My name is Bob and this is the story of how my Red Dwarf LEGO idea came to be.
It all started back in 2015, I decided to dig out all the old 'Vintage' LEGO I had as a child and restore it to it's former glory. As I was building the sets I noticed many of the parts had been lost, so I set about the task of somehow replacing them. I searched online and discovered websites such as www.brickowl.com, and the LEGO 'pick a brick' store. I could not believe how many people were selling used and even new LEGO parts. It seemed that just about every LEGO part ever made was available from suppliers right across the globe.
Later that year I decided to watch a Lego documentary called 'The Secret World of LEGO'. During the documentary they told the story of Thomas Poulsom, a LEGO fan who pitched his own creation - The 'LEGO Bird project' via the LEGO ideas website.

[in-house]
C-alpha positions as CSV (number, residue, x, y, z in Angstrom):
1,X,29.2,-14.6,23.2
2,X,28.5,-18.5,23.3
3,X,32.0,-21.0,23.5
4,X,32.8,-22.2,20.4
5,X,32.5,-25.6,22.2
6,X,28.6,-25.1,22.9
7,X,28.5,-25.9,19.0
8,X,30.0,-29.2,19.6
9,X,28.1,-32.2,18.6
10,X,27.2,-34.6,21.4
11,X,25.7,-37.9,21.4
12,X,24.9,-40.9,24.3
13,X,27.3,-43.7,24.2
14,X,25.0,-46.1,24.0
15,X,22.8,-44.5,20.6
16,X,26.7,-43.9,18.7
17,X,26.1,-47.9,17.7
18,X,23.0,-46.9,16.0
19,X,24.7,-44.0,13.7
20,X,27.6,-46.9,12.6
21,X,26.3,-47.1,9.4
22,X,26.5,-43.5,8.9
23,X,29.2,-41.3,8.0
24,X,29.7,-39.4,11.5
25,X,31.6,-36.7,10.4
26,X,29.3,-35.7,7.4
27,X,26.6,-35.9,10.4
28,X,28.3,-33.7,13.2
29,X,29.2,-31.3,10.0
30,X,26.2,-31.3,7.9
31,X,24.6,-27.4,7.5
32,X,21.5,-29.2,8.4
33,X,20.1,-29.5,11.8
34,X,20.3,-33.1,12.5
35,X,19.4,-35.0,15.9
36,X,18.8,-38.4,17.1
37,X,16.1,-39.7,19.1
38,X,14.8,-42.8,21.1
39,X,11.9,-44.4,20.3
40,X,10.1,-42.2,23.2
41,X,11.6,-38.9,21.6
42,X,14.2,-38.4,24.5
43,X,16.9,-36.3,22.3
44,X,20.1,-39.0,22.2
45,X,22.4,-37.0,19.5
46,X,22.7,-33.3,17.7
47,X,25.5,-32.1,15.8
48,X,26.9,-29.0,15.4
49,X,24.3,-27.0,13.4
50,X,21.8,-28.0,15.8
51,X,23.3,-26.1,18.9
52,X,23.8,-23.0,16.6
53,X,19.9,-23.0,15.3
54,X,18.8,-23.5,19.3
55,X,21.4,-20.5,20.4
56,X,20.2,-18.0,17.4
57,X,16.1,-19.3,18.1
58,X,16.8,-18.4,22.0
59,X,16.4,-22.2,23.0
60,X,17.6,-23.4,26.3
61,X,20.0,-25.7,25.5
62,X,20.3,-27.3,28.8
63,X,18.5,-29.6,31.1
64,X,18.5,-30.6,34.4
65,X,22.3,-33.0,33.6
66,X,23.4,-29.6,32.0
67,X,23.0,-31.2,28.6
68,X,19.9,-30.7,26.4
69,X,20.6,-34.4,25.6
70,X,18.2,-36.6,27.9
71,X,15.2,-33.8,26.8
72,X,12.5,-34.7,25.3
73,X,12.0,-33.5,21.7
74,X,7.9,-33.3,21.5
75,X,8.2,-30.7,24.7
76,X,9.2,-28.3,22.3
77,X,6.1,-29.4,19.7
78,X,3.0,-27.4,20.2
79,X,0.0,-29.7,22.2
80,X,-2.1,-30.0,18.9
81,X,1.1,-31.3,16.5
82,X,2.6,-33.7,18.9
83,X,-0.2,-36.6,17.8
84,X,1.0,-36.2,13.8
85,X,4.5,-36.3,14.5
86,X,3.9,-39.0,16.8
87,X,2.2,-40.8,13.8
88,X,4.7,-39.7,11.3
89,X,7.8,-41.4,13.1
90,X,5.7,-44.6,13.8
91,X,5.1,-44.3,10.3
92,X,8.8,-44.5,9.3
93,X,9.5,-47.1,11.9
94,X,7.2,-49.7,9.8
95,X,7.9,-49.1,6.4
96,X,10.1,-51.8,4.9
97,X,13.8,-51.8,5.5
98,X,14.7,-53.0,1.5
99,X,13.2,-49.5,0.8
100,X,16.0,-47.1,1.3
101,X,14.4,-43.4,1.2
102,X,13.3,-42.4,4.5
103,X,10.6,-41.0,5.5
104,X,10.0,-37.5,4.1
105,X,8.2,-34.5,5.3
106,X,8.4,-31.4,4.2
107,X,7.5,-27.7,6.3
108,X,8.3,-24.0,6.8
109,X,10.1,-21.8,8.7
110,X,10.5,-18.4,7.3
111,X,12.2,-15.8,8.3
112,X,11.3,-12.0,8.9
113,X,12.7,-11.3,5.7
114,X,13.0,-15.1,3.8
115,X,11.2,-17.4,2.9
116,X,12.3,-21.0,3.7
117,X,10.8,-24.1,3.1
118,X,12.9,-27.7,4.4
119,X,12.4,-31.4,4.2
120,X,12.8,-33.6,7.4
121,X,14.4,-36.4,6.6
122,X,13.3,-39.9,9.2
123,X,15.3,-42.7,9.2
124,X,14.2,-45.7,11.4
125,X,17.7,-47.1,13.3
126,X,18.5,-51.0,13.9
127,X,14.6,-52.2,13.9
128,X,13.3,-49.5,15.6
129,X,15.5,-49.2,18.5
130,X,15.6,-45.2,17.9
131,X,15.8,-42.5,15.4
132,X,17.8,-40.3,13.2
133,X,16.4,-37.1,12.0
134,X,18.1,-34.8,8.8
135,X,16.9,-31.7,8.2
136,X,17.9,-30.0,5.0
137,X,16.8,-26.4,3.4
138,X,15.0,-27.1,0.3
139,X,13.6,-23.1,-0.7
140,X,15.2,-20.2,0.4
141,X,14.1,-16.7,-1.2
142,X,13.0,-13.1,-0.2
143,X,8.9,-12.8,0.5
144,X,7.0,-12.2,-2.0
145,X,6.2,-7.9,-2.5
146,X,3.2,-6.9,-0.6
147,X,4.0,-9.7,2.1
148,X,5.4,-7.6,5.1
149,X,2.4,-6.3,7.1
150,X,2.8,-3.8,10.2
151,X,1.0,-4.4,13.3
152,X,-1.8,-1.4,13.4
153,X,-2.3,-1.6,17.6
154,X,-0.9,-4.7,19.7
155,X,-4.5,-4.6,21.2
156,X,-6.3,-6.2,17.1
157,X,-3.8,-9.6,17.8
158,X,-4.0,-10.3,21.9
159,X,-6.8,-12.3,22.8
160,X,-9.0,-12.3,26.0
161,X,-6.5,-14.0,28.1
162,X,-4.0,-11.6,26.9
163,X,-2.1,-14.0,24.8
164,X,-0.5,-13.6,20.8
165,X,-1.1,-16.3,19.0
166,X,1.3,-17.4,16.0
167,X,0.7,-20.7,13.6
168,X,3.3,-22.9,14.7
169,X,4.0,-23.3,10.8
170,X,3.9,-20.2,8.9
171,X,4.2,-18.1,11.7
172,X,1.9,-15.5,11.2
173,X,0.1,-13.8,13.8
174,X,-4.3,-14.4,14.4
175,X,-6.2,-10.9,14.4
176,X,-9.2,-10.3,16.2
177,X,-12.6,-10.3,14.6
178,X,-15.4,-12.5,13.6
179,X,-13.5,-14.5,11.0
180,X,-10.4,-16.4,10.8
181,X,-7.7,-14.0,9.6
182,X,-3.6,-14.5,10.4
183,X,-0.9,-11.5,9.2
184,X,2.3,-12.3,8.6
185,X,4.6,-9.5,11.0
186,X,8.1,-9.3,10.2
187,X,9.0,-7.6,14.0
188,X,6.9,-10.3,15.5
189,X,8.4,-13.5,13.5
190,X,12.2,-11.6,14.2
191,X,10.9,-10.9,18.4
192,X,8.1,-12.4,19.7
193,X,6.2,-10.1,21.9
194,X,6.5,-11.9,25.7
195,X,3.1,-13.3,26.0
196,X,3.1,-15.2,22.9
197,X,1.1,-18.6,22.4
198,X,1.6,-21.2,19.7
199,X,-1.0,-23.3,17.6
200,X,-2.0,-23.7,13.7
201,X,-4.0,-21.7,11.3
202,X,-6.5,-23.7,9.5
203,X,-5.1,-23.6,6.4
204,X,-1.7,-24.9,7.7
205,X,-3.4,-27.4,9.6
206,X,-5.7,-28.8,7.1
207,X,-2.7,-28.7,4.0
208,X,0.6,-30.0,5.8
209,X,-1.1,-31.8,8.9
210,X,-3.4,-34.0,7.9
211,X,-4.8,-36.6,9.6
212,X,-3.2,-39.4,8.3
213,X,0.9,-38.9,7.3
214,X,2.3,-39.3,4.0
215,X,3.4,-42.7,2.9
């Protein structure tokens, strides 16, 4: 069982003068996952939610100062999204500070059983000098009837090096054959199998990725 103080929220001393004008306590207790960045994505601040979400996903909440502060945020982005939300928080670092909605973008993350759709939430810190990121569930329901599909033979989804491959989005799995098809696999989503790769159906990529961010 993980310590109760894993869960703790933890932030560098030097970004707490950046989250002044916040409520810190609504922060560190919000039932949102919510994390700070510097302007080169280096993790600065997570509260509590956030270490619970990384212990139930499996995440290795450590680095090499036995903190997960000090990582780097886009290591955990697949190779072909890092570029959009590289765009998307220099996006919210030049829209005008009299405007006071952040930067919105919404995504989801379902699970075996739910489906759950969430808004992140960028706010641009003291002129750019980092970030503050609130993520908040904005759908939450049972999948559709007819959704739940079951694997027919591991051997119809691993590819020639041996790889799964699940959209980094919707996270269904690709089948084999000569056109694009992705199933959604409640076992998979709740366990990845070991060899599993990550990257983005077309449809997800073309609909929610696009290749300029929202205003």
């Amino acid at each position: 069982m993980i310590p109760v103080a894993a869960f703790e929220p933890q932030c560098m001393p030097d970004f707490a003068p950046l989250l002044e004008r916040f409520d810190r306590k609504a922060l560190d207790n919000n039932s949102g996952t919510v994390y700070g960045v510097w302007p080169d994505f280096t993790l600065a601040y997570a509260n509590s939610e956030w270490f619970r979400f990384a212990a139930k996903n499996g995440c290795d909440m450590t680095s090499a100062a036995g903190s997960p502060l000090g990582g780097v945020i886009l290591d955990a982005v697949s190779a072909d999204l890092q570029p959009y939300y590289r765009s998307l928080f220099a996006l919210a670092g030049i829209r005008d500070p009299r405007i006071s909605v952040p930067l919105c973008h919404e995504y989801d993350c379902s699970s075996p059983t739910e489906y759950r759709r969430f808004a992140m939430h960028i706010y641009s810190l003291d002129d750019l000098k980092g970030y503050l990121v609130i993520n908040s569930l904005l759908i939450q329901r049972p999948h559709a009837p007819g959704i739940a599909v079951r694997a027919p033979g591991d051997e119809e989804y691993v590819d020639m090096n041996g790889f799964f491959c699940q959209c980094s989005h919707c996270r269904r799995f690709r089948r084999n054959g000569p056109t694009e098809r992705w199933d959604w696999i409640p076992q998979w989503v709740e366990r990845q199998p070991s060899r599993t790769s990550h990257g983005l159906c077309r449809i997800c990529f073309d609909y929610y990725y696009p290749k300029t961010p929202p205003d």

So what is LEGO ideas? It was simple, LEGO fans create a submission for a potential new Lego set. They then publish the idea on the ideas website for other fans to 'support' and any idea that receives 10,000 supporters goes into review with LEGO. They then decide if it becomes an official LEGO set.
Then it hit me, why don't I create a submission of my own? I had the suppliers in place, a good understanding of the building process and my own inventory of parts. But what to build ? The first thing that came to mind was the cult science fiction UK comedy Red Dwarf. I am a massive fan having grown up watching the show. I searched the LEGO ideas website to see if an idea had been pitched, there was 1 or 2 submissions but nothing like I had in mind.